Call for Papers: Untold Experiences of Vulnerable Refugees
Forced migration is not a new phenomenon. Today we are witness to a situation where forced migration puts many people in terrible and life threatening conditions, with severe consequences for several generations. The recent wars in Syria and Iraq, labelled as the worst human disaster since WWII, have had incalculable effects for the civilian populations in terms of forced displacement and human suffering.
The effects of forced migration are also challenging for the receiving societies. At the same time human beings have an unexpected resilience capacity and much refugee help and community work is taking place, on many levels and in many areas of need.
Proportionally a big number of refugees from the Middle East have an ethno-religious minority background, such as Assyrians (including the different branches), Armenians, Mandaeans, and Yazidis. In some cases their numbers in Iraq and Syria have gone down with 80%. These vulnerable groups, being politically marginalised and less resourceful in terms of political power, have been targeted by many and different violent groups.
They have been confronted with different forms of persecution, such as expulsions from their houses, imposing the Jizya tax, or conversion to Islam, became victims of mass raids, kidnappings, killings and destruction of their cultural heritage. This added to their collectively experienced suffering resulting from earlier similar forms of persecution, for example the genocide of Assyrians in 1915, massacres and persecutions before and during the Saddam regime, and their en mass emigration resulting in becoming uprooted from their historical homelands.
Based on research among these populations, we conclude that the presence of discourses of having become uprooted and fearing cultural extinction is embedded in individual and collective narratives and that these narratives and meaning systems influence adaptive responses and help-seeking behaviour today in their new host countries. The same groups fear for their extinction and associate today’s sufferings with past experiences. We argue that this manner of being is produced and reproduced throughout migration and is a core narrative for comprehending the current existence of these groups in Western countries.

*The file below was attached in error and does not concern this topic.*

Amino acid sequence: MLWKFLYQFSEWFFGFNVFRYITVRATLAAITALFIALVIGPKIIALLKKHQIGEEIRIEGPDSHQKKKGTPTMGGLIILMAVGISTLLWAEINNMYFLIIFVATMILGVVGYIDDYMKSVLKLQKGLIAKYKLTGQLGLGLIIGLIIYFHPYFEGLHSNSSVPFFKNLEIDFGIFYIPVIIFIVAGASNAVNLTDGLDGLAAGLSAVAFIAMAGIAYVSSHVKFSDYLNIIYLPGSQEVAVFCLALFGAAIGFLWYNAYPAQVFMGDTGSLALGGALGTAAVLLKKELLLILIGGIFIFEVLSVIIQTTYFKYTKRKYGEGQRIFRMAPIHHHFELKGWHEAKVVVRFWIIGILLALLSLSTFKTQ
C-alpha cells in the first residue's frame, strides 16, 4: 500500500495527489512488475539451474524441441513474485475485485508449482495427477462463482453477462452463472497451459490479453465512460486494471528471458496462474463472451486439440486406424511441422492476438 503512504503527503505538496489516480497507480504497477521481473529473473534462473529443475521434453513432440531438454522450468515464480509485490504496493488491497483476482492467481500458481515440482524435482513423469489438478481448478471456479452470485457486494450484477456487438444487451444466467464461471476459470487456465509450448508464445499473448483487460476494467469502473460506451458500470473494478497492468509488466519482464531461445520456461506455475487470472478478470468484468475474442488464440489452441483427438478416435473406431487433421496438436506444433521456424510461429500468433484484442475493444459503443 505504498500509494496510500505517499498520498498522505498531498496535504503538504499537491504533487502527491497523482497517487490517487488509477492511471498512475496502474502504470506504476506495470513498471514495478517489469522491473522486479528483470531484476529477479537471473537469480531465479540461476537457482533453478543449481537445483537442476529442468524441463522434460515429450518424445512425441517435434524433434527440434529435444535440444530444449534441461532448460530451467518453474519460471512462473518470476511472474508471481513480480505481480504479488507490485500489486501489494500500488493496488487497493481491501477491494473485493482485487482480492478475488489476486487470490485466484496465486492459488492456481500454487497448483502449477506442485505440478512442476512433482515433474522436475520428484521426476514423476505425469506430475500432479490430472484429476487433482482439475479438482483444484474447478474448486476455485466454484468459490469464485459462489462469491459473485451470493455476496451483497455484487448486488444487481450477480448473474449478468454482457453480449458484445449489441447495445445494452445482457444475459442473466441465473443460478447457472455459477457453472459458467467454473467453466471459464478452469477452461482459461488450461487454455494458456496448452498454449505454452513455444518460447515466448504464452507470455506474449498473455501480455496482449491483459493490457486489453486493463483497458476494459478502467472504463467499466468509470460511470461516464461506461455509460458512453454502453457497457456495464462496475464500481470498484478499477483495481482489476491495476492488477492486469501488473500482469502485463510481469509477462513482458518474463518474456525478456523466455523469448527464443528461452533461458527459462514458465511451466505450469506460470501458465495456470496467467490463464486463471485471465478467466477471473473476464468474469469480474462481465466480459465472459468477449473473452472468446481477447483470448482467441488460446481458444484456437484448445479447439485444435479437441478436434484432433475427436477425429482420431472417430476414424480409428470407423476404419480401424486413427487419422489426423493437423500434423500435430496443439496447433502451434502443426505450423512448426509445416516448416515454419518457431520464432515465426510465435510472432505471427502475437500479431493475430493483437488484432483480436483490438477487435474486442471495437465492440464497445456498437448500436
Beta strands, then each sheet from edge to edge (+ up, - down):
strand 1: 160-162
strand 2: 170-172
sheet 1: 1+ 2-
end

This workshop aims to bring researchers, practitioners, community stakeholders and policy makers together in order to
• develop an interdisciplinary discussion and knowledge exchange about the ‘untold’, mainly ignored experiences of minority refugee populations with departure from the case of Assyrian, Armenian, Yazidi and Mandaean refugees;
• form a highly needed international network among researchers working on these and similar topics
• establish dialogue channels between the scientific community, practitioners, community organizations and policy makers.
The organizers invite researchers, practitioners, and policy makers to present their latest studies and partake in discussions on these or similar themes, delaminated to vulnerable refugee populations:
• Traumatic experiences, memory, and uprootedness
• Dealing with displacement, pre- and post-migration
• Fear of extinction
• Resilience and coping mechanisms
• Processes of reconciliation and liberation from past experiences and trauma
• The idea of “return to home”
We invite you to this workshop and ask you to prepare a 20 minutes presentation. The presentations will be organised in different sessions and moderated by an external discussant, who will also chair the sessions. Selected papers presented at this workshop will be considered for publication as individual chapters. Abstracts and full texts need to be written in English.
Those interested are asked to send their abstract of about 500 words to Dr. Önver Cetrez no later than August 15, 2017.
Attach also a short biography and a CV, in total maximum 3 pages.
The organizing team can substitute parts of the travel and accommodation costs for those who can’t cover their own costs. If so, please explain why you need the substitute.
This workshop is financed by Riksbankens Jubileumsfond and will take place at Centre on Global Migration, University of Gothenburg on 22-23 September 2017.
We look forward to hearing from you.
Önver Cetrez, Associate Professor, Uppsala University
Dr. Naures Atto, University of Cambridge
Soner O. Barthoma, Free University of Berlin